Safe Streets Baltimore (SSB) is based on the successful CureViolence model developed at the University of Illinois School of Public Health in Chicago. Cure Violence stops the spread of violence in communities by using the strategies associated with disease control: detecting and interrupting conflicts, identifying and treating the highest risk individuals, and changing social norms. A key component of the model is its staff. The outreach workers are all ex-offenders from the community who have “street credibility” but are no longer involved in criminal life. While the entire community benefits from the violence reduction, intensive services are provided to about 50 youth and young adults aged 14 to 25 at each site. These individuals are at high risk of being perpetrators or victims of violence and are linked to mental health care, drug treatment, job training, and other opportunities.
SSB has been operating since 2007 under the auspices of the Baltimore City Health Department in three sites– one in Cherry Hill, one in McElderry Park, and one in Park Heights. (The Abell Foundation provided $200,000 in startup funding for the original sites). In 2016, the Abell Foundation provided $198,650 to expand Safe Streets into Sandtown-Winchester, the epicenter of the Freddie Gray unrest and also an area that consistently ranks high in terms of gun violence. It has had an increasing number of non-fatal shooting victims since 2011 as well as several fatal firearm homicides per year. Sandtown-Winchester also has the highest incarceration rate in the state with 458 residents serving time, which is nearly 25% of its total population of 2,510. Approximately 40 percent of Sandtown-Winchester residents are under 25 years old, and only 60 percent of the population 16 years and older is in the labor force.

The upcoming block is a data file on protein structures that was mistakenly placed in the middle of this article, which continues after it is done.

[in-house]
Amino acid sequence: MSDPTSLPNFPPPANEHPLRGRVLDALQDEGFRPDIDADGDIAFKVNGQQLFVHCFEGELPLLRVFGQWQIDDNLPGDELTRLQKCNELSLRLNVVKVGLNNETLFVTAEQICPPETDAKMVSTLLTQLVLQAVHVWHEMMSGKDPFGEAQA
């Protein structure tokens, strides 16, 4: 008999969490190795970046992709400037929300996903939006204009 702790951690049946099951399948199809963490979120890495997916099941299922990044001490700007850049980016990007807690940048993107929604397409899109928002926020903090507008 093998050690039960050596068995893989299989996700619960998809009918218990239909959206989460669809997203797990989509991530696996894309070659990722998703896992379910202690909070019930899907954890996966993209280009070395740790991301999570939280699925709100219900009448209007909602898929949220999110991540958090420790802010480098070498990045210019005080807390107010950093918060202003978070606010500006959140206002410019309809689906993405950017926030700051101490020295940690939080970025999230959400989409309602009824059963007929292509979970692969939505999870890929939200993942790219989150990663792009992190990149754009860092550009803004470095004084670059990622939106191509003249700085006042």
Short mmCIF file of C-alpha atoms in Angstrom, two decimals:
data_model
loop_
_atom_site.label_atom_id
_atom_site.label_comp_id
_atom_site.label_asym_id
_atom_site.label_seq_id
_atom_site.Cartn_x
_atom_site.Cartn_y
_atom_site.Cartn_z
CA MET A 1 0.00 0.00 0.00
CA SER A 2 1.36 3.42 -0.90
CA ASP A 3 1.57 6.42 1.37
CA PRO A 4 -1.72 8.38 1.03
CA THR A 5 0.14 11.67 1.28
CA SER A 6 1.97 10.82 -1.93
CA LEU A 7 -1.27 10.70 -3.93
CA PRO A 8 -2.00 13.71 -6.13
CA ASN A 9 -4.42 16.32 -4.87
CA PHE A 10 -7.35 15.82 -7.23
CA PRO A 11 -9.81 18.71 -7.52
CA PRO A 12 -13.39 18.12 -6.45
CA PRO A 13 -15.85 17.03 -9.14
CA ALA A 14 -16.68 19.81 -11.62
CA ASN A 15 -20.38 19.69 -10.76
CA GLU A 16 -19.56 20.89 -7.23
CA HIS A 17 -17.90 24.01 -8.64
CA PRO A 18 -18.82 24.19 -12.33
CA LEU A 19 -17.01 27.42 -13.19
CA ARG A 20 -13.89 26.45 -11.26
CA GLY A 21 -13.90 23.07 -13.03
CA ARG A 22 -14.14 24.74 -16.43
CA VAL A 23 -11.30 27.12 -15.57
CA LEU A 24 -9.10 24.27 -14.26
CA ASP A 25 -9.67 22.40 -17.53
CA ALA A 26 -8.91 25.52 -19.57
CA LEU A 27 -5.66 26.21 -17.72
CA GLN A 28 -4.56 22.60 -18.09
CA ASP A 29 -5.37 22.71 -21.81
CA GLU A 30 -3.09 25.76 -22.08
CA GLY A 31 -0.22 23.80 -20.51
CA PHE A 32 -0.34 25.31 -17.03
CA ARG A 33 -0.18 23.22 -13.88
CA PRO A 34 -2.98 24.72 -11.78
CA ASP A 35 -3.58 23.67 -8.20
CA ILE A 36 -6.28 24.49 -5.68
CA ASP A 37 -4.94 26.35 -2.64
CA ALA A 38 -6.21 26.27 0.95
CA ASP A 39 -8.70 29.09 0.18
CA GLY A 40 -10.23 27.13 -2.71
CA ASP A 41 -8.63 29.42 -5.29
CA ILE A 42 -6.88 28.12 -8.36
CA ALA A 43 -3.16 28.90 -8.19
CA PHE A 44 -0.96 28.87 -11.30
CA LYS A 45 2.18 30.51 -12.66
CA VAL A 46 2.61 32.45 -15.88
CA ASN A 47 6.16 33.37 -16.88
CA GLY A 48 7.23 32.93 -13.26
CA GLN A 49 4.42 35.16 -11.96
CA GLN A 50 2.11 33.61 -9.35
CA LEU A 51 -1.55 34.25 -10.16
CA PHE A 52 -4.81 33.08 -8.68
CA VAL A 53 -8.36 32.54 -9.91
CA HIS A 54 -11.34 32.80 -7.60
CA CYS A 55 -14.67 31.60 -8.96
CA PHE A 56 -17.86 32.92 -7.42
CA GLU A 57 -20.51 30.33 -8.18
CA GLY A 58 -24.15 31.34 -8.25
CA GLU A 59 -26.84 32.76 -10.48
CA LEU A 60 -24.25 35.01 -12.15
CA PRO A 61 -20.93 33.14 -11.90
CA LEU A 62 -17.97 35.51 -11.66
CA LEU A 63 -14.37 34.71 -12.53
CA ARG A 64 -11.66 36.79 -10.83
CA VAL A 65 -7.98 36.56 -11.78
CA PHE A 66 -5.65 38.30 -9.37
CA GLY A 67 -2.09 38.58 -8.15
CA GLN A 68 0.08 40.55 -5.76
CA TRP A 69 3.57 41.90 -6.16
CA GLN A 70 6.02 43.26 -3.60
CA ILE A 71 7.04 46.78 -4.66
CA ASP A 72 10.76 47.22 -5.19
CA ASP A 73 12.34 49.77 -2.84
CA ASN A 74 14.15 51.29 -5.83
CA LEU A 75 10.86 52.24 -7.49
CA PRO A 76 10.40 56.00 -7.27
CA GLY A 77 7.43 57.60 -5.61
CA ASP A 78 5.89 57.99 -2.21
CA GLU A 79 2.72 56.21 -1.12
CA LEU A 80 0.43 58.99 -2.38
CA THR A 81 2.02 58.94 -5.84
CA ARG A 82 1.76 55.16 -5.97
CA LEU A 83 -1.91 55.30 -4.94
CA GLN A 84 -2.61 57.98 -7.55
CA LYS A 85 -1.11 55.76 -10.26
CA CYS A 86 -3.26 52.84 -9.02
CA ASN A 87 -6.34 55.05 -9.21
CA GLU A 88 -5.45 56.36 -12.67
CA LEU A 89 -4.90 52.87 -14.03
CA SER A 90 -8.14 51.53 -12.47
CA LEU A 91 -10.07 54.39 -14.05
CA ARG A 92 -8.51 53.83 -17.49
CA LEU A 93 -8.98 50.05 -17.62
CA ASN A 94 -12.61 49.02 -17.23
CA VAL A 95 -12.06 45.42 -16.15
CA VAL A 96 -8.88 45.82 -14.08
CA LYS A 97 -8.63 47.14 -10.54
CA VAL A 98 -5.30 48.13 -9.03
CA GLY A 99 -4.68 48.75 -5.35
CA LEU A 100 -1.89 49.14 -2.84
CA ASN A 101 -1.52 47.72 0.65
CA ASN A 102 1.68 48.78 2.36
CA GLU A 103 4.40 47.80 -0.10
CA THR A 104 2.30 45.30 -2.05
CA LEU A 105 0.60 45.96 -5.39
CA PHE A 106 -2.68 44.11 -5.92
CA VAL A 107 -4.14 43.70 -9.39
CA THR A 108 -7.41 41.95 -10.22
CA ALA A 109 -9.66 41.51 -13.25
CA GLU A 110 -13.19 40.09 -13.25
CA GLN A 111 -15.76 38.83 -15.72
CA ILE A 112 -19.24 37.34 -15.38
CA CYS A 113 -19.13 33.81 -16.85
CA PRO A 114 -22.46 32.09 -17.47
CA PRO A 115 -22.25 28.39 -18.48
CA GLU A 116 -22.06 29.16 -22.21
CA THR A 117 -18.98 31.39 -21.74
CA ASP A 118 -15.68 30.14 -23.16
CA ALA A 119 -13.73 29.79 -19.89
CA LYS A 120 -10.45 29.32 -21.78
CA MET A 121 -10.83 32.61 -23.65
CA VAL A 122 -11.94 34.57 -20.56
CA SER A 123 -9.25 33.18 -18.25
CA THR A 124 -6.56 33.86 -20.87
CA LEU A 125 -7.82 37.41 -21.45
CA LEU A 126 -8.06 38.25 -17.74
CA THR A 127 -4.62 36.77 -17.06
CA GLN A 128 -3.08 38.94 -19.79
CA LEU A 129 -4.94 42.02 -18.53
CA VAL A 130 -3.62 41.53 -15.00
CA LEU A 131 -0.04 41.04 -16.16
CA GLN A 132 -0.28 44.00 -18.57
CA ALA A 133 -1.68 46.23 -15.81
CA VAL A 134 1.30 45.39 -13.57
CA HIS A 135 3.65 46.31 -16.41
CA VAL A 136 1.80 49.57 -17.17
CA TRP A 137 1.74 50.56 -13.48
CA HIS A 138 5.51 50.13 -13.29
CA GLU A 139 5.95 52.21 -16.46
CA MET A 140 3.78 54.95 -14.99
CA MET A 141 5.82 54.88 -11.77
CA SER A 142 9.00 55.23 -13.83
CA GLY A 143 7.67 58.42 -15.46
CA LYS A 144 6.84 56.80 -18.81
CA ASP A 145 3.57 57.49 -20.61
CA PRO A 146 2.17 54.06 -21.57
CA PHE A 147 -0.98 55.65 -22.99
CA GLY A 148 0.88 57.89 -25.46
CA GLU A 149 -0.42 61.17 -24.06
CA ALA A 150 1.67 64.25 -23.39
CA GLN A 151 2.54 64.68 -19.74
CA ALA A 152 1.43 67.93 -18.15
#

Since its implementation, SSB has significantly reduced shootings and homicides in the targeted areas where it has been implemented. A recent report authored by Daniel Webster, Johns Hopkins Center for Gun Policy and Research (May 2016), studied specific police enforcement and public health violence prevention strategies over a thirteen year period (2003-2015) and found the largest effects on nonfatal shootings were attributed to Safe Streets which, on average, was associated with a 27 percent reduction over the study period. While each Safe Streets site demonstrated some reduction in nonfatal shootings, Cherry Hill saw the largest change, with an estimated 41 percent reduction.